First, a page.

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The Darktrace share price is down 30% in one month! Where’s it going in 2022?

Stack of British pound coins falling on list of share prices
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Back in August, I questioned whether the Darktrace (LSE: DARK) share price was a ticking time bomb. Despite concluding that it probably wasn’t, I did suggest that it might let off some steam at some point. 

In retrospect, it turns out that the former may have actually have been appropriate. The cybersecurity firm’s value has tumbled 30% in the last month alone.

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Is it time for me to scratch that contrarian itch (as others seem to be doing today) or could there be more bad news to come? Let’s begin with a quick recap.

The Darktrace share price: what gives?

It was all going so well. Priced 250p a pop at its IPO, Darktrace stock went as high as 1,003p per share earlier this year. Towards the end of October, however, it all began to unravel.

The first capitulation occurred when analysts at Peel Hunt questioned whether the company was really worth its multi-billion pound valuation. Citing growing competition and Darktrace’s low R&D spend, their target price was just 473p. 

The downward pressure then continued as the post-IPO lock-up period came to an end and original investors jettisoned their holdings. Board members were also active sellers. Records show non-executive director Vanessa Colomar pocketed over £8m in November. That’s hardly encouraging.

From hitting that 52-week high, the Darktrace share price has now fallen 60%. So, where does it go from here?

Where next?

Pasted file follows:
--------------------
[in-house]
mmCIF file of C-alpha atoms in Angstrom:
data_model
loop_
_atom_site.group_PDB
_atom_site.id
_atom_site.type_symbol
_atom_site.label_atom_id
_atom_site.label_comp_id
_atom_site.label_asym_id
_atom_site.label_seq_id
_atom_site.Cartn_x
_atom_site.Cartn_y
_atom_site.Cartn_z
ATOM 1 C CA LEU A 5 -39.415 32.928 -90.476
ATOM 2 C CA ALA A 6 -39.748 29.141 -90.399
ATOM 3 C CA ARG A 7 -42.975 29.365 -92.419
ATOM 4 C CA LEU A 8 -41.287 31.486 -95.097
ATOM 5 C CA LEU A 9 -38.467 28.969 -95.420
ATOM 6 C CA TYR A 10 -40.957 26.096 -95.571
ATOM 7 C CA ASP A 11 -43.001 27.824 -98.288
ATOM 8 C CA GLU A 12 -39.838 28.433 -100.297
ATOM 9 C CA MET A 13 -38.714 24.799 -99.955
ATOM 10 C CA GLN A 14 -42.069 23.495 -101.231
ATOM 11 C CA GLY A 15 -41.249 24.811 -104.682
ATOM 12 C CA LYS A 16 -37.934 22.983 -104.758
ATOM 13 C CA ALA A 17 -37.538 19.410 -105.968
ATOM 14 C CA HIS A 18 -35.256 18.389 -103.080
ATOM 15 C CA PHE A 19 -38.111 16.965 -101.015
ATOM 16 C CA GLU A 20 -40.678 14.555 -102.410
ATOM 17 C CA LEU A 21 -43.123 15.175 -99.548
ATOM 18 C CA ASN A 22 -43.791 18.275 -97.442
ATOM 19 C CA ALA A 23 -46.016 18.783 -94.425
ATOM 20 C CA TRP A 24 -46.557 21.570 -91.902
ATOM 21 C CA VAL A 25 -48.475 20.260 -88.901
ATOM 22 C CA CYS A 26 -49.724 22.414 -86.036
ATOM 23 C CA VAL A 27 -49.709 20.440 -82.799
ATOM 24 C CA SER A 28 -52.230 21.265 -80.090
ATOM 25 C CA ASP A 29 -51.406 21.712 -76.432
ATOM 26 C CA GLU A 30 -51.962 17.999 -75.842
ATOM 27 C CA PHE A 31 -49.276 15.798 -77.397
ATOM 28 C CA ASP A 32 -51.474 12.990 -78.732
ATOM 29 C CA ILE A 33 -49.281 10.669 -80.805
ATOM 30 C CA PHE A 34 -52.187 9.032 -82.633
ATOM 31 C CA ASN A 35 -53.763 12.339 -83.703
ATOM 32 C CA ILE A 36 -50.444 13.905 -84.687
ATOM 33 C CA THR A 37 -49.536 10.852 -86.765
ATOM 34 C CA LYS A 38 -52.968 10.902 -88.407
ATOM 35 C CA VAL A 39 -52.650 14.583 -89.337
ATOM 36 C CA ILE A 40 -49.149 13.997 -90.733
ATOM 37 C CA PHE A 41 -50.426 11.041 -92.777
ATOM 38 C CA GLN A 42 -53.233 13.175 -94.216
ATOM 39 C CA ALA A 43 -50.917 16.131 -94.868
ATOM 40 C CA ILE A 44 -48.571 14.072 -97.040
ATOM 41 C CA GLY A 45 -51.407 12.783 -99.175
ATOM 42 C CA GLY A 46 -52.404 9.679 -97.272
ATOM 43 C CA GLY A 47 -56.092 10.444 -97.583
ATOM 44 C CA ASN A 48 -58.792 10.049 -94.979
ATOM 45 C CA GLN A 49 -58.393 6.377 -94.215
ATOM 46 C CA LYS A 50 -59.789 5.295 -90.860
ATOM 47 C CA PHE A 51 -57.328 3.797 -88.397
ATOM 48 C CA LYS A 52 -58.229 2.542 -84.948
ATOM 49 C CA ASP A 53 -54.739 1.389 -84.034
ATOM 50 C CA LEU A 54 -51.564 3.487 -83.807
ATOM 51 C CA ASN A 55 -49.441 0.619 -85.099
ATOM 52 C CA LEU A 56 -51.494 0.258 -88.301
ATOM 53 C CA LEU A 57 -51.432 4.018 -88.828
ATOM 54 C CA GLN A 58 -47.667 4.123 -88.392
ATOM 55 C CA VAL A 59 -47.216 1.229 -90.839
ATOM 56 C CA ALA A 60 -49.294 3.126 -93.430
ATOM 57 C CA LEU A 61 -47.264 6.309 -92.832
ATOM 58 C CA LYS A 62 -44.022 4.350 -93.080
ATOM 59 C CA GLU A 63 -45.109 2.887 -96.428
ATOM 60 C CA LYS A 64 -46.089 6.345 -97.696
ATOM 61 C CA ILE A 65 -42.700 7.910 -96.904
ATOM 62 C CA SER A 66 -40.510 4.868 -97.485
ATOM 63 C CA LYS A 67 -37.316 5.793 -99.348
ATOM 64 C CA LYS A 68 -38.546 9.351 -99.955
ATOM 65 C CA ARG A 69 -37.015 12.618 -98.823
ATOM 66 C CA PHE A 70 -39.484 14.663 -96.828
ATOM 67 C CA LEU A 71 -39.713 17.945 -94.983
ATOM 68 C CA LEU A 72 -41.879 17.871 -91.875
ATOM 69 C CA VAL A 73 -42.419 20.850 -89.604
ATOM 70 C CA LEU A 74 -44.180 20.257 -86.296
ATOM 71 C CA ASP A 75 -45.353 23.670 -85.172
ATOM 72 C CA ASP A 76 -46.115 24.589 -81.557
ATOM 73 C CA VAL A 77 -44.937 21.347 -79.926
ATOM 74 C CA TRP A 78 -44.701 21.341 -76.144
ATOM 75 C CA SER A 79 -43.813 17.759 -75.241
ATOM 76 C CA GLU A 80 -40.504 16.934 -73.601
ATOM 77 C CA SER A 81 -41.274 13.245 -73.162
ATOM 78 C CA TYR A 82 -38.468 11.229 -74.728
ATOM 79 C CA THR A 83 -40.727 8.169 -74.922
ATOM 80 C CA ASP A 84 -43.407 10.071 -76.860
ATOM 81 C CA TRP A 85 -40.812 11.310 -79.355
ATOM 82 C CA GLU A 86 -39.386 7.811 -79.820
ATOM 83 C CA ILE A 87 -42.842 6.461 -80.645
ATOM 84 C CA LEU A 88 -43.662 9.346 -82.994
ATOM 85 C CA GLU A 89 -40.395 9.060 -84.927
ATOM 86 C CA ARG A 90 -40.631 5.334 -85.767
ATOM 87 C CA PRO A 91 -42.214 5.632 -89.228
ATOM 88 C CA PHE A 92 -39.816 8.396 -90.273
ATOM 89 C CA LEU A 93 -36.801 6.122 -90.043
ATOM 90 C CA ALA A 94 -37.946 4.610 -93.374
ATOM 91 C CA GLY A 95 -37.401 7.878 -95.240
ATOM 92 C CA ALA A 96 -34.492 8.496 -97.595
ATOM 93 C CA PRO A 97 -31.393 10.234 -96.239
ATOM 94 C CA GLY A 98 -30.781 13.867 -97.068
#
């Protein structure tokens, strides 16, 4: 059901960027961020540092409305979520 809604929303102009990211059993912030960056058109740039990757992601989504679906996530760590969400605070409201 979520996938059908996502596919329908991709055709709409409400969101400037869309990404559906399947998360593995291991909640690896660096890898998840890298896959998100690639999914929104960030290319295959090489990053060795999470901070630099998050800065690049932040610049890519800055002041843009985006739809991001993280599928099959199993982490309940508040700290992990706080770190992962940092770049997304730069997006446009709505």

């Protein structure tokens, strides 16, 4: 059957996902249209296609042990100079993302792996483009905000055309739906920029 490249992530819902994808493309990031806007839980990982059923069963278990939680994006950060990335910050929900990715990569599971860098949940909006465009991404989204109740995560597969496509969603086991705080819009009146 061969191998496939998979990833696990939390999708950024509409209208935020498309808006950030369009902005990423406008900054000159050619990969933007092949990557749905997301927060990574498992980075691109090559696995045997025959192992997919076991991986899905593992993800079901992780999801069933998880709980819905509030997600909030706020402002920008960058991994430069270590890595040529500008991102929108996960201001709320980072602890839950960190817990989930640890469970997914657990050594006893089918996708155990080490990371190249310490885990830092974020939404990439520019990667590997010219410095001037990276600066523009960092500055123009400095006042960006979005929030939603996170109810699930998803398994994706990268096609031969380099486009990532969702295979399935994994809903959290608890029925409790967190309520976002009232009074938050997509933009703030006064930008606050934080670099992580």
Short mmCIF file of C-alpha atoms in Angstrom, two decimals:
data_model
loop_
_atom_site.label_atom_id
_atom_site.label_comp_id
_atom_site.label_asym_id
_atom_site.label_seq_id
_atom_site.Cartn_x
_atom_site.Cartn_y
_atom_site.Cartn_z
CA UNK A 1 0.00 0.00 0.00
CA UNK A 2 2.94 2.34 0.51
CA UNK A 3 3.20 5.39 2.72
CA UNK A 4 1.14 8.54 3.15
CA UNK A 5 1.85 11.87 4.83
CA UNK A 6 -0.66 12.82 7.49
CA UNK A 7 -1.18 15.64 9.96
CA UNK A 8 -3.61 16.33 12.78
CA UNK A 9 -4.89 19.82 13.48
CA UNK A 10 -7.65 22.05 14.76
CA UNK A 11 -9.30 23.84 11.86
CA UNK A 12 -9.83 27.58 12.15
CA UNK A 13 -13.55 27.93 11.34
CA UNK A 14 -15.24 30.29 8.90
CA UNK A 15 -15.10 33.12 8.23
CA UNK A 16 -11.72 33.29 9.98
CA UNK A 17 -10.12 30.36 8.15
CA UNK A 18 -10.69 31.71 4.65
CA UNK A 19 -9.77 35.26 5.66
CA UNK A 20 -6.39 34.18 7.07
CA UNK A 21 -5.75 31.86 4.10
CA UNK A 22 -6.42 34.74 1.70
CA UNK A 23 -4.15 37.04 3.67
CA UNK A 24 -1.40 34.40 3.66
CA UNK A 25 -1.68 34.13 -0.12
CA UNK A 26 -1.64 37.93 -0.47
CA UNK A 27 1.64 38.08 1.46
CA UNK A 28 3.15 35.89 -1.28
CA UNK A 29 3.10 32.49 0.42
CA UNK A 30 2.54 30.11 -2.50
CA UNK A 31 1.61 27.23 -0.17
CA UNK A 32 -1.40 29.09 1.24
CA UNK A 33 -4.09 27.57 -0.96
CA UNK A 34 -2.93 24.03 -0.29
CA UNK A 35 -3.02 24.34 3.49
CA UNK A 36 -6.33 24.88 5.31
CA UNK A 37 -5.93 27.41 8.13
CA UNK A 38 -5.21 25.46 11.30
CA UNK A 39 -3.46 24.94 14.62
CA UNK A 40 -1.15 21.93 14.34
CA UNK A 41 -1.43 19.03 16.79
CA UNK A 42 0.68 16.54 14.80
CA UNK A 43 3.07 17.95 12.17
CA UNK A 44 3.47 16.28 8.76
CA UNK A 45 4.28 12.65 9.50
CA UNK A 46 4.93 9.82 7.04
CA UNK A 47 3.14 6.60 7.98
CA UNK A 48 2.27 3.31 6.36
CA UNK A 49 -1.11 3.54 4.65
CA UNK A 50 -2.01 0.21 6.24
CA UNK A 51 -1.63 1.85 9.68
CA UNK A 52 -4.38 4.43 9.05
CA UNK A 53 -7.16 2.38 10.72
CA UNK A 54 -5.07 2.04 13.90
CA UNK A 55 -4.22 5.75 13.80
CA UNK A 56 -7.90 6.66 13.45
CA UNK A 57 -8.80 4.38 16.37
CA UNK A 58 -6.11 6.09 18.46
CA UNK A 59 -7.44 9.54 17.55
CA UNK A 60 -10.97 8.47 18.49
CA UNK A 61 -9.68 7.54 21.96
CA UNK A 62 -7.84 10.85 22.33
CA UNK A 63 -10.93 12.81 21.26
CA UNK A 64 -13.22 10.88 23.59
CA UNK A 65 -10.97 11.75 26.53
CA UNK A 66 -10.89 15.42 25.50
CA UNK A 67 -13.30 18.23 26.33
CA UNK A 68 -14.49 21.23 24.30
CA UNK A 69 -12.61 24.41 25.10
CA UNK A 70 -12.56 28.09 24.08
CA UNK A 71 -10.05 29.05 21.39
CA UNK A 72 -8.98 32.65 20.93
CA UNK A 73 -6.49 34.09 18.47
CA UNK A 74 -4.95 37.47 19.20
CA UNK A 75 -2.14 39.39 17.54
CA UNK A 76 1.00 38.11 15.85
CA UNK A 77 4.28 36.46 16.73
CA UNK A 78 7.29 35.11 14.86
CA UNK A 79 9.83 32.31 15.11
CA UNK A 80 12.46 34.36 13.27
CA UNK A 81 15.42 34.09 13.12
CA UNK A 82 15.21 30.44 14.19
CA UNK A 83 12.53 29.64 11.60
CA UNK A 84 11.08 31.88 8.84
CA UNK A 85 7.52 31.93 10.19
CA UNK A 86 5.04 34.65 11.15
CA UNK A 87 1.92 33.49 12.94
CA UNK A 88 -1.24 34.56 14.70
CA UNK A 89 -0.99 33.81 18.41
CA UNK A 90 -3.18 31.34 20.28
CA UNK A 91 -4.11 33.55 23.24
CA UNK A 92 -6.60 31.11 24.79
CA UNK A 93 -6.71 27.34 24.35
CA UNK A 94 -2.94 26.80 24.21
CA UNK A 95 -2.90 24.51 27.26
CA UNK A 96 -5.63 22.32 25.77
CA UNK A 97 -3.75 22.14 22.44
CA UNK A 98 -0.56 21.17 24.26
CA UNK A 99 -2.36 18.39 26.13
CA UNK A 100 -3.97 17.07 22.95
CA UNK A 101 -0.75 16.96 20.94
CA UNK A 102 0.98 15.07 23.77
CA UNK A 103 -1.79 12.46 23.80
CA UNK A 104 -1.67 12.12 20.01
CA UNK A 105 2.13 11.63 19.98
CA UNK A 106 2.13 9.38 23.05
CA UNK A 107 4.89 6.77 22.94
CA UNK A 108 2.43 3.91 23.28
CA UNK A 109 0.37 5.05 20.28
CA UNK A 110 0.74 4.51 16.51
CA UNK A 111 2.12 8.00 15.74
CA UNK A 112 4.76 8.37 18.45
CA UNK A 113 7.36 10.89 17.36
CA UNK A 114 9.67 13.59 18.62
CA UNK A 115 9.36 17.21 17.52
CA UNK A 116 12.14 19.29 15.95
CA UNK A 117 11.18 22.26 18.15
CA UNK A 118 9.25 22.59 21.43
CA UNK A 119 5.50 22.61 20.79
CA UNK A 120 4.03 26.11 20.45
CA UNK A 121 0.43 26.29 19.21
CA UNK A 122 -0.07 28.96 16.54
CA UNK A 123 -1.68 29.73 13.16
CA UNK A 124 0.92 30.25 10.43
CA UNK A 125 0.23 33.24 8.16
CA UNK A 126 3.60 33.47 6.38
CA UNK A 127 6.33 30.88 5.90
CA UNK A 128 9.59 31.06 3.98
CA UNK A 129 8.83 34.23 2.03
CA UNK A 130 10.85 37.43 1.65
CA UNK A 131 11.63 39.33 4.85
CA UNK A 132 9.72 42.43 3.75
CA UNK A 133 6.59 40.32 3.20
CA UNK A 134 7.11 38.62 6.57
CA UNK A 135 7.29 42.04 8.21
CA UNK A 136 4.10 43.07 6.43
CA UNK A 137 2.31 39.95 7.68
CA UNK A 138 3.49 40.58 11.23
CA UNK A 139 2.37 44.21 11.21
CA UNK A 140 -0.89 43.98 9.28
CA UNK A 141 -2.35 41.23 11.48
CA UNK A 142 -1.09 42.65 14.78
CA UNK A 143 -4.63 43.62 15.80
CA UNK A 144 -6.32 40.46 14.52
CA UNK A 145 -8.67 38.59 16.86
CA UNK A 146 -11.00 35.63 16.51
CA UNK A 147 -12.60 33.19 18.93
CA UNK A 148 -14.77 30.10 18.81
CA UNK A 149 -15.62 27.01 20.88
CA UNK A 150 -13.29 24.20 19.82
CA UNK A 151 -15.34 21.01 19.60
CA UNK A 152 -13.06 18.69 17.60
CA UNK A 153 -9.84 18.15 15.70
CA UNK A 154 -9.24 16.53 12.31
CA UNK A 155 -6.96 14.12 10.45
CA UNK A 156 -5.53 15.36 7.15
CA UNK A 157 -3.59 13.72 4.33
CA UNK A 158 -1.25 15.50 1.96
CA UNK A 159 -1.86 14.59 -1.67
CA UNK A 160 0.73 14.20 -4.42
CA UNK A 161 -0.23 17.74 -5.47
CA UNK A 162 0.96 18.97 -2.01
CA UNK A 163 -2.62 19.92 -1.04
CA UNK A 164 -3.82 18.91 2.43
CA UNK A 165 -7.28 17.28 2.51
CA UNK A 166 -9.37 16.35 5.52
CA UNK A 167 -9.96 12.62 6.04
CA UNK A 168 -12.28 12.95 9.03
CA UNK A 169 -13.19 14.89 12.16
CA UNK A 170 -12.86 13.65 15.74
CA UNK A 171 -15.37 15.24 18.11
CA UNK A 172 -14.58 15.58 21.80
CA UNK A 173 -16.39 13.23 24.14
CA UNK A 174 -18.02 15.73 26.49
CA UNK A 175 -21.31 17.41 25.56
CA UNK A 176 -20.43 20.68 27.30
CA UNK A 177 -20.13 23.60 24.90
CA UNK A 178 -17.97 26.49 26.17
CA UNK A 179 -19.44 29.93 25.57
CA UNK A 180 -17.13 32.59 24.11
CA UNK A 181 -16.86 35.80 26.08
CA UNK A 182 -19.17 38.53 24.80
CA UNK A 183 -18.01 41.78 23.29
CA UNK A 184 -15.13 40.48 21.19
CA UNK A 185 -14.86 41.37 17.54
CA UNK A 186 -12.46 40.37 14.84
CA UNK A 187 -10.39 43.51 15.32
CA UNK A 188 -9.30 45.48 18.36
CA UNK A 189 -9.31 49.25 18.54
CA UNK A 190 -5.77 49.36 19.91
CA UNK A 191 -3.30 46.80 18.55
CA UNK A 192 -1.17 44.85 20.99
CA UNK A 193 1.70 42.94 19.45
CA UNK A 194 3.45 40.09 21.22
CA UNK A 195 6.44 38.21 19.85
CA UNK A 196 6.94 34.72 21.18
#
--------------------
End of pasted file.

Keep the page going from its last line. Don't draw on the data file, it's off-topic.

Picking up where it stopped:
As always, no one knows for sure. So, let’s focus on a few positives first.

There’s little point arguing against the idea that cybersecurity will remain a major investment theme going forward. Assuming nothing truly awful happens, it seems likely that Darktrace’s self-learning AI will likely mop up a decent proportion of this business from multiple industries looking to protect themselves from bad actors operating online.

Regardless of share price antics, it’s also clear the firm is growing well. October’s Q1 trading update revealed a 50.8% increase in revenue (to $93.1m) compared to the previous year. FY22 growth of between 37% and 39% is now expected. Broker Berenberg remains a fan too, recently stating that “any share price capitulation is a result of fear not fact“.

On the flip side, one can argue that the valuation is still too high at a price-to-sales ratio of 13. While seemingly unrelated, the rise of Omicron could also push investors to sell what they can and batten down the hatches. Even if the general market sell-off doesn’t continue, Darktrace should be demoted from the FTSE 100 on December 20. 

The situation isn’t helped by the Cambridge-based business having a very small free float (the number of shares available to buy and sell on the market). This could make any falls all the more dramatic because it takes less to budge the needle. Of course, big moves in the opposite direction can also occur, as evidenced by today’s 6% rise.

Better opportunities

Darktrace is in something of a dark place right now. While more positive on this company compared to fellow 2021 IPO stock Deliveroo, I can’t help but think that its similarly unprofitable status could haunt it going into 2022, especially in a market where traders are already nervous about the pandemic and the threat of rising interest rates

In looking for compelling growth plays, the £2.6bn cap doesn’t make my shortlist just yet. 

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Paul Summers has no position in any of the shares mentioned. The Motley Fool UK has recommended Deliveroo Holdings Plc. Views expressed on the companies mentioned in this article are those of the writer and therefore may differ from the official recommendations we make in our subscription services such as Share Advisor, Hidden Winners and Pro. Here at The Motley Fool we believe that considering a diverse range of insights makes us better investors.

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